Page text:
Rap, already a tool for speaking out against injustice in society, was moulded into the ultimate relatable content with Da Grin’s indigenous flow. He was a beacon of light, telling their stories in their language. In 2010 he released his album CEO (Chief Executive Omota) featuring the hit single “Pon Pon Pon'' to critical acclaim; winning multiple awards and getting massive airplay on radio stations around the country. Although he passed away from a car accident later that year, his legacy was set in stone for all of history as his career gave rise to a generation of rappers not afraid to discard the pressure to spit bars in English; instead, they embraced their vernacular and made great songs with it. Chief of these was Olamide, the heir to Da Grin’s throne. A young rapper from Bariga, a suburb in Lagos State, Olamide was hunger and skill personified; his lyricism and punchlines combined with hard beats set him apart from the rest and quickly elevated him to the national consciousness. His debut album Rapsodi was released in 2011, one year after Da Grin’s, further proof that indigenous rap was not a fad but a genre ready to stay.

While all of this was happening in Lagos, the epicenter of the Nigerian music industry, the Eastern part of the country’s rappers were coming into their own. Actual pioneers of the indigenous rap brand, but without the fortune to properly cross over into the mainstream, Igbo rappers were finding their feet. Building on the foundations laid by Nigga Raw, MC Loph, Ruggedman, and leveraging on the mainstream success of Igbo acts like Flavour, Igbo rappers slowly but surely infiltrated the industry. In 2012, Chibuzor Nelson Azubuike, known by the moniker Phyno, completed this takeover with the release of his single “Ghost Mode” featuring Olamide. A triumph for Nigerian hip hop, the track showcased two of the country’s finest MCs going back and forth in Igbo and Yoruba for four straight minutes. An instant hit and modern classic, the song, and its surrounding buzz propelled Phyno straight to the upper echelons of Nigerian music. The rest, as they say, is history. Now we can barely remember a time when all our rappers did was rhyme English words.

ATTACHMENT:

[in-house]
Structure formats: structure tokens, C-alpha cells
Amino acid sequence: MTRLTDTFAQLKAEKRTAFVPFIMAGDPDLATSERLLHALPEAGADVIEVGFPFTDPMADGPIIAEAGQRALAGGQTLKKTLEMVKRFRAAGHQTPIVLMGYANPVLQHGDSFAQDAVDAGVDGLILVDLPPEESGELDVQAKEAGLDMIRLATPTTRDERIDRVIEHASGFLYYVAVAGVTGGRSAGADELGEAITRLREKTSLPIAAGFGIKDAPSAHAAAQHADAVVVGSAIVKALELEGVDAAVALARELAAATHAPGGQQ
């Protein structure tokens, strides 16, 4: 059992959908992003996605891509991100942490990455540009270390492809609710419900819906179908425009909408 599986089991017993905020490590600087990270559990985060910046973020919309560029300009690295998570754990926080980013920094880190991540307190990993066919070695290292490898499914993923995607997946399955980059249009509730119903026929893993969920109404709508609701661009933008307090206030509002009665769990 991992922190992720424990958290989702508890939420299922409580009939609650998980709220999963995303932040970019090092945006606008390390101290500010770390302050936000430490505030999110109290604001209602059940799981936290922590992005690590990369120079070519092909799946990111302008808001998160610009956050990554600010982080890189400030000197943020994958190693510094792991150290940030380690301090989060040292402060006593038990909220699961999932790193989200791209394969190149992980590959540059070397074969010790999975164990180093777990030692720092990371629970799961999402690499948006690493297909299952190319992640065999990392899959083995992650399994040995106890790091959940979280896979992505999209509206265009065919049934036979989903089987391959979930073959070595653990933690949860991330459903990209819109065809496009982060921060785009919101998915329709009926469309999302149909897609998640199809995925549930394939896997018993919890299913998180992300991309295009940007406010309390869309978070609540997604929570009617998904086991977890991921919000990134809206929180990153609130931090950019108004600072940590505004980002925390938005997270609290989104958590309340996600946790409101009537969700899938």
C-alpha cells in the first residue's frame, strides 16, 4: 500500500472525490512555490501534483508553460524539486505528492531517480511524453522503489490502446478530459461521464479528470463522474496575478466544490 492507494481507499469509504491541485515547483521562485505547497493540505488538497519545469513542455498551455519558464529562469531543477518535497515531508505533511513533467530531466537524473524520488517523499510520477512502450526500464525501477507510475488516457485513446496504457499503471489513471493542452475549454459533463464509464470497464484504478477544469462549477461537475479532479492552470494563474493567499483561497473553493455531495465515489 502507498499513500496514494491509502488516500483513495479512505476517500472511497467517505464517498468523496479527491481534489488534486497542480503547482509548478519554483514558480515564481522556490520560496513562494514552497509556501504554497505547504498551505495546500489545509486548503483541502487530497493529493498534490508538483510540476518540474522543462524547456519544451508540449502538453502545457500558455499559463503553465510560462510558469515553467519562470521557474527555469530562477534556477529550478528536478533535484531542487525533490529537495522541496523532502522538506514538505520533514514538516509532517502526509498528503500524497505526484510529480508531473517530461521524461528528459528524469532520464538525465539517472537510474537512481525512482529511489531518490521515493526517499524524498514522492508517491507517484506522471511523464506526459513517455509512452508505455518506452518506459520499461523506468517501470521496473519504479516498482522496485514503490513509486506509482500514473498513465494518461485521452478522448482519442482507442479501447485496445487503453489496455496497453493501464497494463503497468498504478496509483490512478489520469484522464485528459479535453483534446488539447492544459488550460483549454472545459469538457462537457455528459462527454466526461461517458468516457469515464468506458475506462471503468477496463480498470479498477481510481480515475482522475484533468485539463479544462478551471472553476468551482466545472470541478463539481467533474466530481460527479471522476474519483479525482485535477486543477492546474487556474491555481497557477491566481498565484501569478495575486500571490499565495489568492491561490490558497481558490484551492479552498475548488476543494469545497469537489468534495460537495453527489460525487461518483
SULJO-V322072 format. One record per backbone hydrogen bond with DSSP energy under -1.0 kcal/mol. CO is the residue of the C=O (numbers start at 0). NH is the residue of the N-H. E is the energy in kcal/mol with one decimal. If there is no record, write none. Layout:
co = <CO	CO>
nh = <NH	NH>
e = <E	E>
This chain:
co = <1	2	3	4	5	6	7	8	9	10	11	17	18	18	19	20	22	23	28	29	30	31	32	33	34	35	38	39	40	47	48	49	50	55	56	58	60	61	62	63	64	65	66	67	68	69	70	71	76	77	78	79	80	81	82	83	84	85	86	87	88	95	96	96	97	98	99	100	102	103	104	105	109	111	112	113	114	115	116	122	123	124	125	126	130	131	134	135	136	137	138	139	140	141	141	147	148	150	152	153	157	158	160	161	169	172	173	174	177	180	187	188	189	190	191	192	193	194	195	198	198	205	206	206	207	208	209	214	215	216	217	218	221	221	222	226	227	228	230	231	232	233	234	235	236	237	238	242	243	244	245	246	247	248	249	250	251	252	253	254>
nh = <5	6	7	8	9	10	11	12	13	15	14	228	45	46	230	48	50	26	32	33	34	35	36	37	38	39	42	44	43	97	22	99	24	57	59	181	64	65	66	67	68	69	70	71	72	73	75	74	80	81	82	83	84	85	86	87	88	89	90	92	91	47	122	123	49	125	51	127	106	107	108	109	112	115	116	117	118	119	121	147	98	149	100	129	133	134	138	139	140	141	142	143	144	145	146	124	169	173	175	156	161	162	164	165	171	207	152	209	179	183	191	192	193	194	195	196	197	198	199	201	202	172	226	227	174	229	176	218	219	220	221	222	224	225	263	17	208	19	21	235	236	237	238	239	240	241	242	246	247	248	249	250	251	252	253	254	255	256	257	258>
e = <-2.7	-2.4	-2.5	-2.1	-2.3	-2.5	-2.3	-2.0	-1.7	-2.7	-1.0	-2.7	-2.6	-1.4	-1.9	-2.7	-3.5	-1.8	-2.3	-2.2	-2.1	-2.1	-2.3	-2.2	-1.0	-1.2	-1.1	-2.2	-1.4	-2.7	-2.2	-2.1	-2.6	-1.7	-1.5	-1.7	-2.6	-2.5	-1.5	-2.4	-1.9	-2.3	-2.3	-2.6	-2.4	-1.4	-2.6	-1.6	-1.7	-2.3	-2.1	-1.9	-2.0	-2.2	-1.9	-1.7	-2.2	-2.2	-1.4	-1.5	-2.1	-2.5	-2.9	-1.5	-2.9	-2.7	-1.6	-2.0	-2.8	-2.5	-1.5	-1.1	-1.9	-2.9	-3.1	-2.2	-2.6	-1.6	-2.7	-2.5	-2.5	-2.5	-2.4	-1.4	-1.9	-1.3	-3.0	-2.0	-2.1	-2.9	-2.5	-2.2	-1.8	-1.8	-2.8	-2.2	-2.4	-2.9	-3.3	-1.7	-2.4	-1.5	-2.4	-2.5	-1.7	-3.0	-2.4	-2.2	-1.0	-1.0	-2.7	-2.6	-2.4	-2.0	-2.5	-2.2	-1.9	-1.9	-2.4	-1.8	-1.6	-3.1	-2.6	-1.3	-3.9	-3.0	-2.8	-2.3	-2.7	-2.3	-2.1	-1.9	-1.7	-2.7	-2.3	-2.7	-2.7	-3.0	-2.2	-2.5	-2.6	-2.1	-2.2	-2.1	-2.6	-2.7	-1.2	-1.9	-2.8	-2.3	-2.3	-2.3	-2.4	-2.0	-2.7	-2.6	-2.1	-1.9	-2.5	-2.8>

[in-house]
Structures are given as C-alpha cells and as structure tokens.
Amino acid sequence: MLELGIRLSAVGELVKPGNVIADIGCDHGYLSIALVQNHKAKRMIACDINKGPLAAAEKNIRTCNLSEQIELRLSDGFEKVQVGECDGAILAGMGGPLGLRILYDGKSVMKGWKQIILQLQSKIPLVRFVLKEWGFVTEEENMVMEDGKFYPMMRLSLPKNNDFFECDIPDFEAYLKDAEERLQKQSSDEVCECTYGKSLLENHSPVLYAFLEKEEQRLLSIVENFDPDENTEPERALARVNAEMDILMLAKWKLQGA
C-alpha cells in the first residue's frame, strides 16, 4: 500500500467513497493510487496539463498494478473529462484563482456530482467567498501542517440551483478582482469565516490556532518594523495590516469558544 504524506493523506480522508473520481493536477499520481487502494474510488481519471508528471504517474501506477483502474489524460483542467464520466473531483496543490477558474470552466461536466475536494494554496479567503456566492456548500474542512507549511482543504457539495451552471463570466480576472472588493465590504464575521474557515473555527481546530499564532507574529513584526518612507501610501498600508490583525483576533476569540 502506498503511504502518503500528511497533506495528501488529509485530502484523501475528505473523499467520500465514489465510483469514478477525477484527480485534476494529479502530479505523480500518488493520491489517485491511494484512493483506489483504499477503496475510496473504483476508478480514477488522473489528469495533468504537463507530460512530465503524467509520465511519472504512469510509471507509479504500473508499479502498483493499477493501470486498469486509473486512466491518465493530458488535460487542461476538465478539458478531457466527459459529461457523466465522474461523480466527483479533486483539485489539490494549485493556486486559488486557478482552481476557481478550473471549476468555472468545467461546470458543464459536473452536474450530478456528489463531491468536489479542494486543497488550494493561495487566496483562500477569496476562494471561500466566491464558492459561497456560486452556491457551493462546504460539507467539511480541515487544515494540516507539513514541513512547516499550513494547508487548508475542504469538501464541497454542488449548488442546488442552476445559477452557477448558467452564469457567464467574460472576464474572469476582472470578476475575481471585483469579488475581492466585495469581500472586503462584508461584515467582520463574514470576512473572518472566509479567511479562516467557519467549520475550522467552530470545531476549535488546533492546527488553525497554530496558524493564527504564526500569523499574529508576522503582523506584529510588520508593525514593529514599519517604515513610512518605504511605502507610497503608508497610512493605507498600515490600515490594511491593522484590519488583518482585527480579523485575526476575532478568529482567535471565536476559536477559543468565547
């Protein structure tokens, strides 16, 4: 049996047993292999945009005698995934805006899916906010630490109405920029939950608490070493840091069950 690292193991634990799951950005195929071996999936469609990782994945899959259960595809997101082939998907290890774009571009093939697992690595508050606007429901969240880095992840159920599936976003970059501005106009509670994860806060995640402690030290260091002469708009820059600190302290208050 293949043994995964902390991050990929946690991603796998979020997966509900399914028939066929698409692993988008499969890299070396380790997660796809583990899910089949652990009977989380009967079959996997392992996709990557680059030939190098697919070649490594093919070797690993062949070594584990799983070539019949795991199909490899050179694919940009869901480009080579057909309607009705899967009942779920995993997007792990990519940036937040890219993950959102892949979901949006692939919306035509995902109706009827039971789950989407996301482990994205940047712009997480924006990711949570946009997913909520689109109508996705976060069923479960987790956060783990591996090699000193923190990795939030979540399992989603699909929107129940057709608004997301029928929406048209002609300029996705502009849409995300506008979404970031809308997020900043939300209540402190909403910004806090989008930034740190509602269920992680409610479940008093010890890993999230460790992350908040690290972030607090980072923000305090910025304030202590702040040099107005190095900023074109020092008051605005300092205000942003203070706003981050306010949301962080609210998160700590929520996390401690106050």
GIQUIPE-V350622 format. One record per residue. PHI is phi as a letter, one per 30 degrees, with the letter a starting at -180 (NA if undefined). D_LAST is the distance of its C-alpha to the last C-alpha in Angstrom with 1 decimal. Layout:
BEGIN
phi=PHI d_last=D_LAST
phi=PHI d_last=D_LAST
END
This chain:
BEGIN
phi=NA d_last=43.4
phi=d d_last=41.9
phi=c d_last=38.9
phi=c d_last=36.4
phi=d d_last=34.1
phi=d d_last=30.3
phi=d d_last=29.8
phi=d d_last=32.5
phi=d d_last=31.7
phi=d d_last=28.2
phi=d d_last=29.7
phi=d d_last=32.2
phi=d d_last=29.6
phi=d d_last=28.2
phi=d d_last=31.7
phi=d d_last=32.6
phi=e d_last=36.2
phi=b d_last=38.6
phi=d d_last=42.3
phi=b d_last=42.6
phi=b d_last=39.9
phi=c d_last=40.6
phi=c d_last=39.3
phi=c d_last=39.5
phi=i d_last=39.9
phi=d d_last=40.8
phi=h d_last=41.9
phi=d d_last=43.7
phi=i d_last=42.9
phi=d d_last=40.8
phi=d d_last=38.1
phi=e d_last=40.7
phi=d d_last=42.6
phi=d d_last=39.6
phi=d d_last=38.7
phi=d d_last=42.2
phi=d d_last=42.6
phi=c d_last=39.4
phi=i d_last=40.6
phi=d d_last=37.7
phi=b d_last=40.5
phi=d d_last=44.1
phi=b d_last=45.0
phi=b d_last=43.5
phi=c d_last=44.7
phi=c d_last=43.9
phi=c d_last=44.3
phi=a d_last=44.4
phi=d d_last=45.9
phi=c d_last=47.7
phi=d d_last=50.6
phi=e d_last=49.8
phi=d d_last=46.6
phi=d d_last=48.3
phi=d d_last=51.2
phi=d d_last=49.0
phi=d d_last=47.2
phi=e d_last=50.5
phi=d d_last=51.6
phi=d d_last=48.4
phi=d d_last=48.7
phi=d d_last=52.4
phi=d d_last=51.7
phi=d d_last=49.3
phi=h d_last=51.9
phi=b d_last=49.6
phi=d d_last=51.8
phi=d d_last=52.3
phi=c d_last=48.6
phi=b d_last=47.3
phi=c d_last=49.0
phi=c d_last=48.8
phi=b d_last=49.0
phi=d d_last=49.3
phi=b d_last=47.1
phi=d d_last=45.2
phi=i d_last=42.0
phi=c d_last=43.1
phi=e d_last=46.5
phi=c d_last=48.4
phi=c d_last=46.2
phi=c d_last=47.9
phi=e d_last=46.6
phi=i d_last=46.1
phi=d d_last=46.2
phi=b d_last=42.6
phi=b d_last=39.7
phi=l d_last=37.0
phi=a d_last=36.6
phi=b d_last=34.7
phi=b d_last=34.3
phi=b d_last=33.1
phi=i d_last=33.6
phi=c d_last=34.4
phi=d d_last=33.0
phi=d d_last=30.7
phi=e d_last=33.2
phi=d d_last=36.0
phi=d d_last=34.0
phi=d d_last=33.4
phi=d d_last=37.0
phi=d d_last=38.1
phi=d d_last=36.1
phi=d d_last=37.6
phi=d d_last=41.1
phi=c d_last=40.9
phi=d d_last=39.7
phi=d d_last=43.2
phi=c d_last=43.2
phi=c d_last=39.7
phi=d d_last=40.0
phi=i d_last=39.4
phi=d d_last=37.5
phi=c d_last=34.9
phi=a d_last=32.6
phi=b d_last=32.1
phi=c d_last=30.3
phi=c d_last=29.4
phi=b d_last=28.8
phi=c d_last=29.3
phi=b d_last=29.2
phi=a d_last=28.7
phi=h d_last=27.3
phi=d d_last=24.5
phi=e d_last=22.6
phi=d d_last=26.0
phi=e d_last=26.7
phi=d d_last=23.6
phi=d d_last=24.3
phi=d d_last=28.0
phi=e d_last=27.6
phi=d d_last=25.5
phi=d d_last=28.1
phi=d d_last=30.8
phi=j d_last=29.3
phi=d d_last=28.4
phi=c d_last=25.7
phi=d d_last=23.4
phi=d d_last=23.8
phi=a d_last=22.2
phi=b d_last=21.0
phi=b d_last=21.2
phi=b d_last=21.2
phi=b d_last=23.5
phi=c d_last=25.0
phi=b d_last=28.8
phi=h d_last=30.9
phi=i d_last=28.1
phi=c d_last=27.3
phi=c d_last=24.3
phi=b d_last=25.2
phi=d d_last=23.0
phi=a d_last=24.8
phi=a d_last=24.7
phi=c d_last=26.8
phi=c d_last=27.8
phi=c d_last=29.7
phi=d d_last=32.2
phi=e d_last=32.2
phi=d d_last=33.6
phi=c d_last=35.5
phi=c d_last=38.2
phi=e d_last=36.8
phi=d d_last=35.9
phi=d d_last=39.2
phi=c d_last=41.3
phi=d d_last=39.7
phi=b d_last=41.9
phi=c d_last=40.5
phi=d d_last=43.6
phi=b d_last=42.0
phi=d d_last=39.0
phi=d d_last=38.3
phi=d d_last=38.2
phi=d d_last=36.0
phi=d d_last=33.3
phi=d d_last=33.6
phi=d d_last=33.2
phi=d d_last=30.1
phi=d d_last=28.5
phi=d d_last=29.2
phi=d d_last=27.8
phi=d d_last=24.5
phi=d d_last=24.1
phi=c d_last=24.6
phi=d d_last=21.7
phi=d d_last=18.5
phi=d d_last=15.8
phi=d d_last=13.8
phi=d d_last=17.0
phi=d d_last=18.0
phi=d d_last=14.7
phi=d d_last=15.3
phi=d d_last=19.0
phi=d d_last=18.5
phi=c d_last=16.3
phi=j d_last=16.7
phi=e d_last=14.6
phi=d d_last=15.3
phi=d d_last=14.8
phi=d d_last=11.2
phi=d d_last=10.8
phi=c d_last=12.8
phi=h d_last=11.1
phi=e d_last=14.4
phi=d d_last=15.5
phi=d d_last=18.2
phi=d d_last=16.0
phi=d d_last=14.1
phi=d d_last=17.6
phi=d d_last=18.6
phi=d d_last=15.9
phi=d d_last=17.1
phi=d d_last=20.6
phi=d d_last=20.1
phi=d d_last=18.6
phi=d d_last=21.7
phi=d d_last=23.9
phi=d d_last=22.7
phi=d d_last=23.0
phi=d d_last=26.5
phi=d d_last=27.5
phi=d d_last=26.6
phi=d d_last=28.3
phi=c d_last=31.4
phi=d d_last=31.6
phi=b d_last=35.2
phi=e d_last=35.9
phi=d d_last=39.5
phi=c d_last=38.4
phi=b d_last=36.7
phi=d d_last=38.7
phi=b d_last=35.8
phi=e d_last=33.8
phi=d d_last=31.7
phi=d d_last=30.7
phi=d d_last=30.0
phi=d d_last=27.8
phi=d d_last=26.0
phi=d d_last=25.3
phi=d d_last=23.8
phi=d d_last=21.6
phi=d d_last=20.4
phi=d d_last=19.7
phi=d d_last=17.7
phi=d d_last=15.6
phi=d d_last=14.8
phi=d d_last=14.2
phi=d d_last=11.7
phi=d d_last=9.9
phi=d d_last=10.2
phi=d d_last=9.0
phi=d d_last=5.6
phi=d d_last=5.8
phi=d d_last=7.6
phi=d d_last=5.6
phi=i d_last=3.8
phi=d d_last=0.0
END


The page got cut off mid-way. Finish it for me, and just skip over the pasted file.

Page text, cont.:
The primary reason for the existence of language is communication. The importance of conveying information, ideas, feelings, and emotions supersedes all other considerations when speaking a language. Music is an extension of language and, as such, a means of communication. Hence, rap in an indigenous language is essential; for easier communication and understanding, for the representation of different cultures in the national space, and as a tool for preserving languages while sharing them with non-speakers. The seeds laid by Da Grin, MC Loph, and their peers have grown into beautiful flowers. Long may they bloom.